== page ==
A side view of a laptop. Image: Photo by Mark Solarski on Unsplash

Women and gender minorities need online privacy and security

Women and gender minorities face various risks and harms from the collection, use, and sharing of their data by different actors, such as governments, corporations, or hackers. 

These may include identity theft, cyberstalking, online harassment, discrimination, or surveillance. Therefore, it is important for them to secure their privacy online and to be aware of their data rights and responsibilities. 

This was disclosed during a webinar themed “Afro-feminist Perspectives on Data Governance” held on November 27, 2023, by KICTANet, CIPESA, and Internews.

The webinar aimed to help participants understand the gender biases that exist in data governance practices, the repercussions of data protection regimes that perpetuate misogyny and bias against women and gender minorities, and the concept of gender-responsive data protection and privacy.

The speakers, Ashnah Kalemera, Programme Manager at CIPESA, Cherie Oyier KICTANet’s Program Officer, Women’s Digital Rights and participants shared their experiences and insights on how to protect their online privacy and security, and what measures and policies are needed to ensure that their data rights are respected and protected.

Ms Oyier delivered a presentation on “Afro-Feminist Perspective on Data Governance”. She explained the importance of gender data governance and the need for disaggregating data based on gender and other factors, such as ethnicity, disability, or sexual orientation. 

She argued that women and marginalized communities, such as LGBTQI+ people, face various forms of discrimination and oppression that are rooted in historical and cultural norms and practices, and that affect their access to and control over their data.

She gave examples of how privacy and financial data are affected by gender biases and stereotypes, and how this limits the opportunities and rights of women and other groups. 

For instance, she said that women’s privacy is often attached to modesty and that women who share their data online may face body shaming, harassment, or blackmail. She also said that women’s financial data may reflect the stereotypes that women are subordinate to men and that women may face barriers to owning bank accounts or accessing credit.

She also pointed out the challenges of collecting and analyzing data in today’s world, where technology generates a lot of data but not necessarily in a disaggregated and inclusive way. 

Limitations of data protection laws

On the limitations of data protection laws from a feminist perspective, Oyier identified some of the ways that data is collected and used by individuals, corporations, and governments, and how this can pose risks and challenges for privacy and security. She gave examples of how data protection laws exclude or ignore the personal or household activities of individuals, which can lead to abuse and harm to women and LGBTQI+ people in domestic settings or intimate relationships.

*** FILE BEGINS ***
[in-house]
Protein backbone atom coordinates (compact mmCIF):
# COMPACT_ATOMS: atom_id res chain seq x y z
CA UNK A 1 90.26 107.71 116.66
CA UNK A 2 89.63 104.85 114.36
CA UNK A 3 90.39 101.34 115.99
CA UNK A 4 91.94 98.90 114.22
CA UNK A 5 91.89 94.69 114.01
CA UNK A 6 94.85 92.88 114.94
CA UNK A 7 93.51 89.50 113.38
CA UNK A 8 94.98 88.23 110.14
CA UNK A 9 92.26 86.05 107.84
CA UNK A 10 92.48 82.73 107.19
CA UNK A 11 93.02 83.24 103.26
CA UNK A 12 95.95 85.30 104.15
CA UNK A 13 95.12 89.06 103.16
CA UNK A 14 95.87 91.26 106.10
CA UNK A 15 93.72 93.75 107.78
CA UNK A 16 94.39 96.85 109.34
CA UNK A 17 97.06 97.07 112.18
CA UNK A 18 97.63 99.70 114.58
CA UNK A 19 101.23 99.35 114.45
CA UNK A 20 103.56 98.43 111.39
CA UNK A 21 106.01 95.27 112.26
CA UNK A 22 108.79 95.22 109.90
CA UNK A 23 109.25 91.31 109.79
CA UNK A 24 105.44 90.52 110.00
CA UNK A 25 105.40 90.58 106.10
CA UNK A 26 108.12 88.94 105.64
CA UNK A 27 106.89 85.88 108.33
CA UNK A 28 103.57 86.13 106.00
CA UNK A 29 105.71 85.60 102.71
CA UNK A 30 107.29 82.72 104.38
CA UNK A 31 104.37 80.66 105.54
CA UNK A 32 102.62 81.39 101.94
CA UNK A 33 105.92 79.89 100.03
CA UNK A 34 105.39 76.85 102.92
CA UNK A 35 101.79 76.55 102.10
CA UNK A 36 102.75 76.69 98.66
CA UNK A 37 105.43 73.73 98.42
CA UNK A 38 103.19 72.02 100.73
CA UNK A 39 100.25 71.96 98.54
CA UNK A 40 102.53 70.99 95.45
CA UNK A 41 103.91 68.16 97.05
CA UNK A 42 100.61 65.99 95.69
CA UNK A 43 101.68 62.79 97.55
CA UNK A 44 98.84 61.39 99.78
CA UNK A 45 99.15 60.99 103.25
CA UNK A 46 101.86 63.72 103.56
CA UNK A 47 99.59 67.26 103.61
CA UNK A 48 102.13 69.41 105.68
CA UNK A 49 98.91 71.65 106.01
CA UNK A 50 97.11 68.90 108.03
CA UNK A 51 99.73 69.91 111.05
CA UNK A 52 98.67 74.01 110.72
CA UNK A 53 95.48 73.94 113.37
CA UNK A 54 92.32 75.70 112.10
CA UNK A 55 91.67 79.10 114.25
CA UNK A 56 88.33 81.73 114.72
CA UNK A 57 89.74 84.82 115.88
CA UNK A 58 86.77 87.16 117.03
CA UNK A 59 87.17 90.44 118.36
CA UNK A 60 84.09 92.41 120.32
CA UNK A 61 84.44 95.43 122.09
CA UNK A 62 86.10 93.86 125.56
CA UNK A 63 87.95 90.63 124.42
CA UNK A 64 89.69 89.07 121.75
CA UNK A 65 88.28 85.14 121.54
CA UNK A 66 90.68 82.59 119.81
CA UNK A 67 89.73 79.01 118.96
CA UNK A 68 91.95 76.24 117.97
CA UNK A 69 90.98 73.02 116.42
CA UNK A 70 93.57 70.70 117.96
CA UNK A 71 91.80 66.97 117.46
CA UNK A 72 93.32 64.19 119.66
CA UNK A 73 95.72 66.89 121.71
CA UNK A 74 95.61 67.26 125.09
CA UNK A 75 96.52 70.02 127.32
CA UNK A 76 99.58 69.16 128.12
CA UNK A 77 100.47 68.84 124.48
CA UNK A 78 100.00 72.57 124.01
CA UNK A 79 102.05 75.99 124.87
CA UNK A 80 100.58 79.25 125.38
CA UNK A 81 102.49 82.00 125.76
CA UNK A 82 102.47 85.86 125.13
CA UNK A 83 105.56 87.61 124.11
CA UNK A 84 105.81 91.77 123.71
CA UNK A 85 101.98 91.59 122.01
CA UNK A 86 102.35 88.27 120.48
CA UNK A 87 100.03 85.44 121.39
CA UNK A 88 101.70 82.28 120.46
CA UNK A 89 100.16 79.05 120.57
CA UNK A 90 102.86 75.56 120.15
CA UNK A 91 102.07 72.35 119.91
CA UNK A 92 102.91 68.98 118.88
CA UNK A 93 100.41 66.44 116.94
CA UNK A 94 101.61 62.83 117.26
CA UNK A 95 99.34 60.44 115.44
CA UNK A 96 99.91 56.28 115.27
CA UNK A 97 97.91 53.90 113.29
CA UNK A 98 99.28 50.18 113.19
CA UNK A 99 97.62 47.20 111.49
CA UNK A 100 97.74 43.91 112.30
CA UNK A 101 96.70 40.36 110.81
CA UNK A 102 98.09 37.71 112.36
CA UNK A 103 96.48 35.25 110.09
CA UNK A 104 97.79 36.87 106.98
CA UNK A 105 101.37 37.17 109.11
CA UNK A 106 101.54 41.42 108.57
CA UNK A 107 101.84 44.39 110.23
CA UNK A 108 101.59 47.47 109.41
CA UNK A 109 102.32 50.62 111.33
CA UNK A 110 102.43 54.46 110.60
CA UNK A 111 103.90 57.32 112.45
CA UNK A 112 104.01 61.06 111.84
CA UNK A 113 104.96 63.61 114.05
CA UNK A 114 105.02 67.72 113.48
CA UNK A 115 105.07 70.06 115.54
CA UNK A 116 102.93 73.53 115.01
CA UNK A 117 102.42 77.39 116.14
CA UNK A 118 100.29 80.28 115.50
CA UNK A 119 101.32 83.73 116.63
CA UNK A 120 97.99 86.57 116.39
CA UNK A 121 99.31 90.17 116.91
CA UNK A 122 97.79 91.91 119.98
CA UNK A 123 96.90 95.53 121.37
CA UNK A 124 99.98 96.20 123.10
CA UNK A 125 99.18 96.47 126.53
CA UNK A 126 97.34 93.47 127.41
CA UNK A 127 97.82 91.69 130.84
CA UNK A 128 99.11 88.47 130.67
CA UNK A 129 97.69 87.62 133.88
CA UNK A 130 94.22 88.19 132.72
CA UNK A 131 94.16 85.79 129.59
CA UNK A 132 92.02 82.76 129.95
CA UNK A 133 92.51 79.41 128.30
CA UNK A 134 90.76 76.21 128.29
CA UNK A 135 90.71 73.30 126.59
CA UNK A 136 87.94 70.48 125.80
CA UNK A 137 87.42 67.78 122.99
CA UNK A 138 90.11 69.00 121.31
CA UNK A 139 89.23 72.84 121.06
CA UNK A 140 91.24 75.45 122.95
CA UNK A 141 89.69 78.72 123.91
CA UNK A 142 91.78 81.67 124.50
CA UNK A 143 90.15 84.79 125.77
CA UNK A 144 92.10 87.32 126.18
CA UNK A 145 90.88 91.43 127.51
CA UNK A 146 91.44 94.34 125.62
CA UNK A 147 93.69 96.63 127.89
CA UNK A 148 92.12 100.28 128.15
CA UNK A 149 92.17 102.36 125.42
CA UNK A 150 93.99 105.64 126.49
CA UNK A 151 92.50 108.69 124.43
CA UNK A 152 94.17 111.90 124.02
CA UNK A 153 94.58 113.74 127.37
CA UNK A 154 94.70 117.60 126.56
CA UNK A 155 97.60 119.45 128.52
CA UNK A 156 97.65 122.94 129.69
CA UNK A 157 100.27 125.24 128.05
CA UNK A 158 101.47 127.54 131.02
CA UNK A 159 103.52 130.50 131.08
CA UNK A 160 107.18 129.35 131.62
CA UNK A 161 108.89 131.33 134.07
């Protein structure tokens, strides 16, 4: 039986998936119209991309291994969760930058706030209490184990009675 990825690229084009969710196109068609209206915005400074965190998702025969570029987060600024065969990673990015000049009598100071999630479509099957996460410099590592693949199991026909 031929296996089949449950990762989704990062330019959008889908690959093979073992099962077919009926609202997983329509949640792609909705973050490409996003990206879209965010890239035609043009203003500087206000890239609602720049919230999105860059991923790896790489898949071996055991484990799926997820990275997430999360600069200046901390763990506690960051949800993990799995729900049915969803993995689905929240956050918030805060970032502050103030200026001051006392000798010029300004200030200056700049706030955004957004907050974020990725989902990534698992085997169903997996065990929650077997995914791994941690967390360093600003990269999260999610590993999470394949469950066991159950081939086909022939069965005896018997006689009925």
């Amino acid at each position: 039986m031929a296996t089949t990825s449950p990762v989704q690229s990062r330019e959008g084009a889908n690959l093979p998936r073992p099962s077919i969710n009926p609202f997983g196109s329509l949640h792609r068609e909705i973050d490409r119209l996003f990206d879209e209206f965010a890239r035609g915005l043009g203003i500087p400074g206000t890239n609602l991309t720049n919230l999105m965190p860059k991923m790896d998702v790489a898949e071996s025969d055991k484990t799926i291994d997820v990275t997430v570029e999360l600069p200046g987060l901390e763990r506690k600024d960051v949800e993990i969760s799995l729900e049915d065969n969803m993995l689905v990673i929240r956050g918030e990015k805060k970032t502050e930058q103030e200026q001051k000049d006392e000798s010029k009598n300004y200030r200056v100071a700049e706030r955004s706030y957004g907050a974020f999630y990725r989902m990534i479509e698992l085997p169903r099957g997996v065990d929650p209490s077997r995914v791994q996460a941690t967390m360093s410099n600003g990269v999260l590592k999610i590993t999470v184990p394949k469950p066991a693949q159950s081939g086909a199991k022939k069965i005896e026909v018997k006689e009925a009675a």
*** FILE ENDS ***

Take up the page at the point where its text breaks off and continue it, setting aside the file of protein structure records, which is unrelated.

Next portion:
She said that data protection laws focus more on the commercial aspects of data and do not provide adequate remedies for breaches by individuals, such as body shaming, doxing, or blackmailing.

She further highlighted how the global trends and laws in other countries can affect the data rights and choices of women, such as the abortion laws in the US and how they can compel apps to provide data on women’s menstrual cycles. She said that this can infringe on women’s privacy and autonomy and that women should have the right to decide what data they want to share and with whom.

Data Justice in Africa

Ms. Kalemera in her presentation on “Advancing Data Justice in Africa”  argued that data holds a lot of promise for enabling inclusive and sustainable development on the internet, but also poses a number of challenges, such as data protection and privacy concerns, poor quality and reliability of data, limited access and usability of data, data illiteracy, and limited capacity of society actors, innovators, academia, and other stakeholders to reuse and publish data.

She outlined the six pillars of data justice that CIPESA proposed in a collaborative project with the Alan Turing Institute and other partners. The six pillars are: Power, equity, access, participation, knowledge, and identity.

“Fairness in the way people are made visible and represented and treated in data is critical. Including at all the various levels or stages of the data lifecycle collection processing, storage, as well as decision making,” said Kalemera.

“Data justice puts forward the idea that there should be no discrimination or bias. In the data ecosystem no absence of redress mechanisms especially in cases of automated decision-making.”


David Indeje information

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